Attendees: Gary Stone, Tunga Kiyak, Dave Byelich, Linda Keilman, John Goddeeris Renee Rivard, Sarah
Mainville, Katherine Dontje, Cherie Booms, Nancy Rhodes, Kara Schrader, Nancy Rhodes, Victor
Raymond Brown, RPh. - Consultant
John Lapinski – Health and Welfare Consultant
Absent: Linda Keilman, Lalitha Gundamraj, Titun Maiti, Deborah Moriarty
The meeting, conducted via Zoom, began at 3:35 pm.
Welcome and Introductions
Raymond Brown and John Lapinski from Mercer both attended the meeting to discuss trends in employersponsored healthcare plans.
Approval of minutes
Nancy Rhodes made a Motion to approve the minutes. Motion seconded by Sarah Mainville. Motion
Trends in Employer Sponsored Healthcare
John Lapinski and Raymond Brown both introduced themselves to the Committee. Lapinski is a health
and welfare consultant with Mercer and has worked with MSU for approximately five years. Brown is a
pharmacist and consultant and has worked with MSU for approximately seven years.
Lapinski and Brown discussed their presentation entitled Trends in Employer-Sponsored Healthcare
Currently, 130 million people have employer sponsored coverage. The results tend to lean toward group
plan sponsors like MSU.
At MSU the faculty have three plan offerings. Currently, Blue Care Network (BCN) has 70% of the
enrollment/membership, Community Blue has 20% and the Consumer Driven Health Plan (CDHP) has
9%. Community Blue has more latitude and limited requirements for prior authorization of services.
Community Blue also has a much higher premium that faculty pay each month. Both BCN and
Community Blue pays about 90% of services. Community Blue is a fee for service plan and is the easier
choice for those whose dependents live out of state. BCN is very regional to Michigan. While the provider
networks between both plans are very similar, BCN has 10% fewer physicians than Community Blue.
The average age of Community Blue members is 55. The average age for BCN is 45. The annual cost of
BCN is approximately $10K and Community Blue is closer to $18K. BCN is more efficient and effective
in plan management. There is a 3.5 – 5% increase in healthcare costs for every year after someone turns
40. Community Blue has an older demographic and therefore, accounts for the difference in cost between
Many health plans now offer what are called point solutions. These are largely start-up firms funded by
venture capital which are targeted for specific disorders such as diabetes, heart disease, sleep disorders,
etc. MSU offers access to Teladoc Medical Experts (formerly Best Doctors), Teladoc for on-line medical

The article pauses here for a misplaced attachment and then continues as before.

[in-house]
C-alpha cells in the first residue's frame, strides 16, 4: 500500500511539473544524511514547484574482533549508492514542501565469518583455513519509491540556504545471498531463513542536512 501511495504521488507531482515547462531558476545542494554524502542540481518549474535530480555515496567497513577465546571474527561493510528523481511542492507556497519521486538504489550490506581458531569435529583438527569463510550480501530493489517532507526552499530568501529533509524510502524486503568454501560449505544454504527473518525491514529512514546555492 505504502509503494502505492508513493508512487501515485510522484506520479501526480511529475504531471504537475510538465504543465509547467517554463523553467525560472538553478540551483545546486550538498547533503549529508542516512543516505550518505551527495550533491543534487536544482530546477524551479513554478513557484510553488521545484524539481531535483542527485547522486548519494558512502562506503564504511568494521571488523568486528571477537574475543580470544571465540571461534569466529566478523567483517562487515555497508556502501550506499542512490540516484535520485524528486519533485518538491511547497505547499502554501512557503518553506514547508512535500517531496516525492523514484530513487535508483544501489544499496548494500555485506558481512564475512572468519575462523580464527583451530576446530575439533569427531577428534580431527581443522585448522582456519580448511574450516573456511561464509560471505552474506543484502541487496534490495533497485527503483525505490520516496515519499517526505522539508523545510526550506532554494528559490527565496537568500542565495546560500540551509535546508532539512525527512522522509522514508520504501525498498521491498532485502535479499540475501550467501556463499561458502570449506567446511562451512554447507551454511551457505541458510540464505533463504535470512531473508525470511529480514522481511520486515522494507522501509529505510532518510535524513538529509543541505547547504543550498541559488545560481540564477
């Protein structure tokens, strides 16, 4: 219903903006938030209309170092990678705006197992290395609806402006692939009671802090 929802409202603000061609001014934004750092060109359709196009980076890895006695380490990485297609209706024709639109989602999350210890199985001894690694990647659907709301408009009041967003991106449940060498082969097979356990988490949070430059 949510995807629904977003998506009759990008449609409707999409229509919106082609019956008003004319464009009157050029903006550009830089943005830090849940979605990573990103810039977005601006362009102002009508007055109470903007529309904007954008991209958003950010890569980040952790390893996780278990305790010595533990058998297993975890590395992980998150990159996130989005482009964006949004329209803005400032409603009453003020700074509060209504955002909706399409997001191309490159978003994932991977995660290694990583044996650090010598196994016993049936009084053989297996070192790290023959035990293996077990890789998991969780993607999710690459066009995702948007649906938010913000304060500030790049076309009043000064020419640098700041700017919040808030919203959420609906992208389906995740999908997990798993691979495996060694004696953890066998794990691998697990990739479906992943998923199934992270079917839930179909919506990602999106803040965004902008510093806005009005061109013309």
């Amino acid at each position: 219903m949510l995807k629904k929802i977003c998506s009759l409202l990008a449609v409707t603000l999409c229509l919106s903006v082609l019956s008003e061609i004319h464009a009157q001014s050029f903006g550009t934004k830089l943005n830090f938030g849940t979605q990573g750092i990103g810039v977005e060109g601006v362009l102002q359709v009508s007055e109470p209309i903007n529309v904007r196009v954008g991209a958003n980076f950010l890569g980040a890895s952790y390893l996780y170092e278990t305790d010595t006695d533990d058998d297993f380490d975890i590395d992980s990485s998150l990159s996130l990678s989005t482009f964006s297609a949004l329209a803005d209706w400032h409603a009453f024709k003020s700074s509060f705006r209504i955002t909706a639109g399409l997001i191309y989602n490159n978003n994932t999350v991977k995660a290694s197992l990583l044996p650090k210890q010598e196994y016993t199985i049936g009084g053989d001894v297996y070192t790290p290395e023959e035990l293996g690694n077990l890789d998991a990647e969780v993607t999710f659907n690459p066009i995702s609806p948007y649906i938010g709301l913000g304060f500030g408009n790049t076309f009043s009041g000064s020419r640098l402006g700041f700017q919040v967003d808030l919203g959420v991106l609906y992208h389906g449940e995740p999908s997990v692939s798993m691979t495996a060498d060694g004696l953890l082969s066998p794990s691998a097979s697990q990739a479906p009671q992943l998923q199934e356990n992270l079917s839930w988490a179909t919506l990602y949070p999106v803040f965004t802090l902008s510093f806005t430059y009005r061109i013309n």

care and Livongo for diabetes. There is currently no copay to access Teladoc.
The requirement for a Spousal Affidavit at MSU is challenging to administer. Coverage with other
employers is not audited. If the Affidavit was more strictly enforced, about 5% of spouses could be moved
from primary to secondary which would save MSU approximately $770K.
Regarding pharmacy coverage – MSU Adopted CVS’s Advance Control formulary on January 1, 2021,
and PrudentRx (coupon program for specialty medications) will become effective on July 1, 2021. Much
of the savings is coming from generic medications and rebate programs. These plans offer savings for the
patient/member and plan sponsor.
Advanced Care Management – There are pros and cons to offering this type of program. Although the
focus is on the sickest members and their care, support is available to all members. There is an average
engagement of 60-70% of high cost claimants. However, it is expensive, and probably not a worthwhile
expense with the BCN plan.
Pharmacy initiatives – MSU is already addressing some of the trends shaping pharmacy today. Steps were
taken last year and will continue in 2021 to drive more generic and rebate utilization. Specialty drugs
continue to be a big issue. Pharmacy clients are not excluding these therapies. If medications aren’t
covered, there is a risk that a patient’s condition will worsen, causing hospitalization and higher medical
bills as a result of not receiving proper treatment.
Currently there are no copays for the COVID vaccine. There is also no charge if you receive a vaccine
through the health department. If a consumer without health insurance goes to a pharmacy to receive a
COVID vaccine, the cost is billed back to the government.
Meeting adjourned at: 5:05p.m.
Next meeting: March 26, 2021 – 3:30 – 5:00pm